Where to get it
Great Walks of the World retails for $30 and is available at major bookstores. You can also order it online at www. greatwalksoftheworld.ca and at Rocky Mountain Books at www.rmbooks.com
As Andrews cites in the book’s introduction, there are many other reasons why people walk. To get fit. To contemplate life’s problems. To socialize with friends. To meditate. It’s all fair game.
The bottom line is this: People were made to walk. And, as it turns out, there are some amazing places in the world where you can take a stroll you won’t soon forget.
Take, for example, the historic Chilkoot Trail, which was used by stampeders of the Klondike gold rush nearly 120 years ago. Of course, when you’re struggling with your pack in the driving wind and snow at the top of the Chilkoot Pass, it’s not so much about the walk as it is about survival.
And, certainly, this particular entry is better described as a “difficult hike” rather than a “walk.” Unquestionably, the brutally difficult 53 -kilometre gold rush trail, used by thousands of prospectors in the winter of 1897, is one of the most challenging journeys in the book and is not for the faint of heart.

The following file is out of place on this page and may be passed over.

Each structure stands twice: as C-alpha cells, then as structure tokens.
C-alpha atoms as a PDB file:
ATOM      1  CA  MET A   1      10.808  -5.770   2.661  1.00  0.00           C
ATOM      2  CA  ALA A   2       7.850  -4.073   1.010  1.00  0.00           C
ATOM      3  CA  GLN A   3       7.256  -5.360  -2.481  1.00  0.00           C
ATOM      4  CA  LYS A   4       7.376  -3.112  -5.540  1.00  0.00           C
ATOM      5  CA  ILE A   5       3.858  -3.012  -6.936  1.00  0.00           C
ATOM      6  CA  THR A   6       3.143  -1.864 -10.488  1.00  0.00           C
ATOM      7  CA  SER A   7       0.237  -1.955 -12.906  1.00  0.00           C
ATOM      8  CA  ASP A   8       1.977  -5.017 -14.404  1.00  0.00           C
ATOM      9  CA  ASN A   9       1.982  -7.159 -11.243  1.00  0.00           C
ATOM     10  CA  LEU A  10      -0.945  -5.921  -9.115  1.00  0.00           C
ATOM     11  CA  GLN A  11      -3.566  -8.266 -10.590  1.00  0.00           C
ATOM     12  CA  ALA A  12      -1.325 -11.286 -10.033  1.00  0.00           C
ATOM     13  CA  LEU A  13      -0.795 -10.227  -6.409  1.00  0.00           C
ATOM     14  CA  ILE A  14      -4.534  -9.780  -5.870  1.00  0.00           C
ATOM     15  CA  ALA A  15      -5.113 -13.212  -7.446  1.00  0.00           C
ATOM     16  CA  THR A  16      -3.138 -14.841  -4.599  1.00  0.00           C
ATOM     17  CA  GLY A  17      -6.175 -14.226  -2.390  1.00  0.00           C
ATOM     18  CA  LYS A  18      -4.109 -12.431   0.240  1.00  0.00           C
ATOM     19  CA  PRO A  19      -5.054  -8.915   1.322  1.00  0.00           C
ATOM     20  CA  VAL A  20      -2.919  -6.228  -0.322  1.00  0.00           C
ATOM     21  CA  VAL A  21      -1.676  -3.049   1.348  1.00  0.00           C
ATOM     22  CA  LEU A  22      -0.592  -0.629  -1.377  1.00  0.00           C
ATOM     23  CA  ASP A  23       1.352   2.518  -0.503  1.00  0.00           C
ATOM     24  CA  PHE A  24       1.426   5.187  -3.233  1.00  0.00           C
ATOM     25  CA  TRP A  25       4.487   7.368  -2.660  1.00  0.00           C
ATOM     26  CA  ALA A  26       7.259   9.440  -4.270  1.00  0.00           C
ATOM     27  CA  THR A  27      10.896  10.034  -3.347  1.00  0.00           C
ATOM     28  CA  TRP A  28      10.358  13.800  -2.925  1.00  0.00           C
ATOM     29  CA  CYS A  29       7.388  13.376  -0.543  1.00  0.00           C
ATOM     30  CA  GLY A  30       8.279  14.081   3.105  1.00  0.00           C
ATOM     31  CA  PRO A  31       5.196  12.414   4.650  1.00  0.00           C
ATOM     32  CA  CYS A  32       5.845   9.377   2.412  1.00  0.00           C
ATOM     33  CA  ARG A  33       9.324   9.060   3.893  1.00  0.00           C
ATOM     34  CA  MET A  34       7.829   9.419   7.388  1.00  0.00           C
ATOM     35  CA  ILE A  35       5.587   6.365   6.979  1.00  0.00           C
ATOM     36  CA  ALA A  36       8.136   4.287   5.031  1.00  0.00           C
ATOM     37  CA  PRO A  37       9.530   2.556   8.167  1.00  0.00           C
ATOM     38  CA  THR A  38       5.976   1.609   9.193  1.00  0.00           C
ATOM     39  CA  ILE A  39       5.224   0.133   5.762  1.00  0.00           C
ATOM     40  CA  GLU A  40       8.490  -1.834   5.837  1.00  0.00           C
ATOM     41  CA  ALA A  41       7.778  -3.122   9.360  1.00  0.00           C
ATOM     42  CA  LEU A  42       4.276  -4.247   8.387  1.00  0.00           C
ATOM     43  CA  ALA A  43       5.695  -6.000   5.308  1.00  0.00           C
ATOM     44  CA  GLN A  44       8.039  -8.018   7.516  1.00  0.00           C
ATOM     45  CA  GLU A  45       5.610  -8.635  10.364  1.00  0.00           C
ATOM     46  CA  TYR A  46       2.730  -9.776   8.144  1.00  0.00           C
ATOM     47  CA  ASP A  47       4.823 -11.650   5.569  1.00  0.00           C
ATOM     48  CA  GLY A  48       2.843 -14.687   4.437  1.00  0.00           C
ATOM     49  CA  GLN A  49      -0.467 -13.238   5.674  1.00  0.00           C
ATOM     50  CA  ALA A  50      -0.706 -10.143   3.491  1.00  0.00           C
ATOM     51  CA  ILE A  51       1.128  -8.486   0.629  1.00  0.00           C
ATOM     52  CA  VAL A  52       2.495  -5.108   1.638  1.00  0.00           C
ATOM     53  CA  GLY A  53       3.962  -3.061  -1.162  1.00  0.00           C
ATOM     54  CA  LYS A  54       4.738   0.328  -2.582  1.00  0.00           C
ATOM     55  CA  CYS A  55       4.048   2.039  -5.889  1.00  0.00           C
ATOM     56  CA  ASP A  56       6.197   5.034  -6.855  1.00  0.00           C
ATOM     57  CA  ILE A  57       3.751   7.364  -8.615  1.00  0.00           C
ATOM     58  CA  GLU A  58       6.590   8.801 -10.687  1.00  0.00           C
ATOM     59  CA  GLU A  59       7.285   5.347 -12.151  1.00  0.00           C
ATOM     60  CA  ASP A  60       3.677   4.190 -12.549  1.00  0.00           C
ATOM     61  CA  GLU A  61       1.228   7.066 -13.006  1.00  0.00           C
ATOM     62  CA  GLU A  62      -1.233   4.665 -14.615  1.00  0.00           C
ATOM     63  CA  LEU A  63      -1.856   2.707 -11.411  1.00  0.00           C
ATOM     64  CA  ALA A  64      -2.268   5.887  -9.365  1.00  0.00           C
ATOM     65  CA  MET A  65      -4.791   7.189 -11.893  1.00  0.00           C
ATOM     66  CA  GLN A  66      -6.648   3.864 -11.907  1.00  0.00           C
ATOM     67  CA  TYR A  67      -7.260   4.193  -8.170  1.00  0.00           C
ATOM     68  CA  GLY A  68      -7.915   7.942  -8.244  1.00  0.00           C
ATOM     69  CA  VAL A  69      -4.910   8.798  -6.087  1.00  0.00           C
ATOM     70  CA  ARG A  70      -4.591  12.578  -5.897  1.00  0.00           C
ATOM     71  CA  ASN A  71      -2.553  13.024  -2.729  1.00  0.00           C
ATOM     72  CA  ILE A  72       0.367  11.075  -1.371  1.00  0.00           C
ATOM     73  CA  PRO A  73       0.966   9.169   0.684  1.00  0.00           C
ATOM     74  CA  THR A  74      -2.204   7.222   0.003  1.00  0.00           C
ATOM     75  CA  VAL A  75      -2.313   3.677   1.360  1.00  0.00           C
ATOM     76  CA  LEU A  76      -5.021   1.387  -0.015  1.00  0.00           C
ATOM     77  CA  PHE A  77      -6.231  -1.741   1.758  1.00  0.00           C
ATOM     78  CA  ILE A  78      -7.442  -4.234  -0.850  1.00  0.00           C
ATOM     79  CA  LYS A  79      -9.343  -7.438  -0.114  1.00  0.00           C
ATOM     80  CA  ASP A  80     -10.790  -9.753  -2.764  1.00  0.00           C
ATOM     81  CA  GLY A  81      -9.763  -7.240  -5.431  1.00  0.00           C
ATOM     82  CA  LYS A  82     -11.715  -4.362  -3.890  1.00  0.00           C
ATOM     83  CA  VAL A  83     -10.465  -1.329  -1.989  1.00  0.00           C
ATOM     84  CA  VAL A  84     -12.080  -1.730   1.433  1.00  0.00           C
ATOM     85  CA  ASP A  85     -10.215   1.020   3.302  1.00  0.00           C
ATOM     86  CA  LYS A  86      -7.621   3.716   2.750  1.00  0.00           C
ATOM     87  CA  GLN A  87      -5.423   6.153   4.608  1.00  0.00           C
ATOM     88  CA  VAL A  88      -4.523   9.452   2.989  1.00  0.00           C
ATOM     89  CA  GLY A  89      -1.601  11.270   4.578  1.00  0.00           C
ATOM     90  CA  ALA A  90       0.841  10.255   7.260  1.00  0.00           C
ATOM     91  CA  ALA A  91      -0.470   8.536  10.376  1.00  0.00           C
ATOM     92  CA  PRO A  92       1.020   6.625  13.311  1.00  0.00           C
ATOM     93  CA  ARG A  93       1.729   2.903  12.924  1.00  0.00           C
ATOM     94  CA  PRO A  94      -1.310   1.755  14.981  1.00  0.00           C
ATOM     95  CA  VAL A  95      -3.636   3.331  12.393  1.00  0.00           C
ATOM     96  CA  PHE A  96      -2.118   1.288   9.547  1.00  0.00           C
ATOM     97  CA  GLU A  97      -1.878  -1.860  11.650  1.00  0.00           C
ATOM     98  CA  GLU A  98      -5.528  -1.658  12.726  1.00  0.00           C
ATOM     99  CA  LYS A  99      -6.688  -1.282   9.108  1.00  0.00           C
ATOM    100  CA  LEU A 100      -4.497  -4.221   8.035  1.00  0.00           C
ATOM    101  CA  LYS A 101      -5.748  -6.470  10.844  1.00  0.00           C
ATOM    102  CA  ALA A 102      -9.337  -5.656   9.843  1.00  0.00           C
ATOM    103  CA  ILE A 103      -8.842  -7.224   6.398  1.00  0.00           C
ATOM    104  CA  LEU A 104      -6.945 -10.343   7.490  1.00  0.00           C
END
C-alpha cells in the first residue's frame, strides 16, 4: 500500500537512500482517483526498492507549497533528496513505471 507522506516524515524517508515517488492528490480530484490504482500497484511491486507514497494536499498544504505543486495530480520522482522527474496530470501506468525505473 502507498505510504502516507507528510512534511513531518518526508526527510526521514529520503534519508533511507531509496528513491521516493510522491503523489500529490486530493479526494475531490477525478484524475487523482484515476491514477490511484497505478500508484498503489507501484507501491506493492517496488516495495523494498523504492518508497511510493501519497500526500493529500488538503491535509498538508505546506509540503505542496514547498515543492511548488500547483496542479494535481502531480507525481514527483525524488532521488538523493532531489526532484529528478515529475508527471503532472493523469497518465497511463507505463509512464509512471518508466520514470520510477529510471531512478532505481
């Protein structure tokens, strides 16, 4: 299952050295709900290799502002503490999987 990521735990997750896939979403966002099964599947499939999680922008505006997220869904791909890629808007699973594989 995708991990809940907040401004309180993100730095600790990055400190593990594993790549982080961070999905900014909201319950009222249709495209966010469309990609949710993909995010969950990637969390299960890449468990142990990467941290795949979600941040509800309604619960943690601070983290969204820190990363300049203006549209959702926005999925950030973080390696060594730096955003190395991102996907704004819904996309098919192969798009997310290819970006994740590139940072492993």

“The walks I chose for the book are definitely a varied and eclectic collection,” says Andrews. “There are a number of walks out there that are in vogue and extremely popular at the moment, such as the El Camino in Spain. However, I wanted to bring awareness to some of the lesserknowns. There are some incredible walks that are somewhat offthe-radar. And those are the ones that I’m drawn to.”
A good example is the highly spiritual — three of the world’s great religions, Judaism, Islam, and Christianity, all tout its significance — journey to the top of the